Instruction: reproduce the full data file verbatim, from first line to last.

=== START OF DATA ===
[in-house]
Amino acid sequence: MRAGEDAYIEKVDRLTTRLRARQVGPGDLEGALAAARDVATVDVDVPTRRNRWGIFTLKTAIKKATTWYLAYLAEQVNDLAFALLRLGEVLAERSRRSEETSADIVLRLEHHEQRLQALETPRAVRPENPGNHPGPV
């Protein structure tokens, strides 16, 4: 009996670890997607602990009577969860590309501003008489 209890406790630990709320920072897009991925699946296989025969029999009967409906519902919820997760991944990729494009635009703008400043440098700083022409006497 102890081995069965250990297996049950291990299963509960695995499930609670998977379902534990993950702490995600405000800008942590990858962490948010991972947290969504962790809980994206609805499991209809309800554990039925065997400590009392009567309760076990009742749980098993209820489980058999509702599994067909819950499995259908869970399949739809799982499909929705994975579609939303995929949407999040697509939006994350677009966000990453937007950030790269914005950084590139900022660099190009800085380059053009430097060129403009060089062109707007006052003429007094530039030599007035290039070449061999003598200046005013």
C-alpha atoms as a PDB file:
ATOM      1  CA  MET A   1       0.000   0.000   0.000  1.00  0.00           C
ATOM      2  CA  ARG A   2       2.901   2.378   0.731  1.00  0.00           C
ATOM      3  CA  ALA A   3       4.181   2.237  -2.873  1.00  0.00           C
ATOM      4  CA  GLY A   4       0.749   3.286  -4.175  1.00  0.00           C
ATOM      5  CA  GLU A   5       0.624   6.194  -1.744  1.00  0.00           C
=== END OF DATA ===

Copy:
[in-house]
Amino acid sequence: MRAGEDAYIEKVDRLTTRLRARQVGPGDLEGALAAARDVATVDVDVPTRRNRWGIFTLKTAIKKATTWYLAYLAEQVNDLAFALLRLGEVLAERSRRSEETSADIVLRLEHHEQRLQALETPRAVRPENPGNHPGPV
């Protein structure tokens, strides 16, 4: 009996670890997607602990009577969860590309501003008489 209890406790630990709320920072897009991925699946296989025969029999009967409906519902919820997760991944990729494009635009703008400043440098700083022409006497 102890081995069965250990297996049950291990299963509960695995499930609670998977379902534990993950702490995600405000800008942590990858962490948010991972947290969504962790809980994206609805499991209809309800554990039925065997400590009392009567309760076990009742749980098993209820489980058999509702599994067909819950499995259908869970399949739809799982499909929705994975579609939303995929949407999040697509939006994350677009966000990453937007950030790269914005950084590139900022660099190009800085380059053009430097060129403009060089062109707007006052003429007094530039030599007035290039070449061999003598200046005013």
C-alpha atoms as a PDB file:
ATOM      1  CA  MET A   1       0.000   0.000   0.000  1.00  0.00           C
ATOM      2  CA  ARG A   2       2.901   2.378   0.731  1.00  0.00           C
ATOM      3  CA  ALA A   3       4.181   2.237  -2.873  1.00  0.00           C
ATOM      4  CA  GLY A   4       0.749   3.286  -4.175  1.00  0.00           C
ATOM      5  CA  GLU A   5       0.624   6.194  -1.744  1.00  0.00           C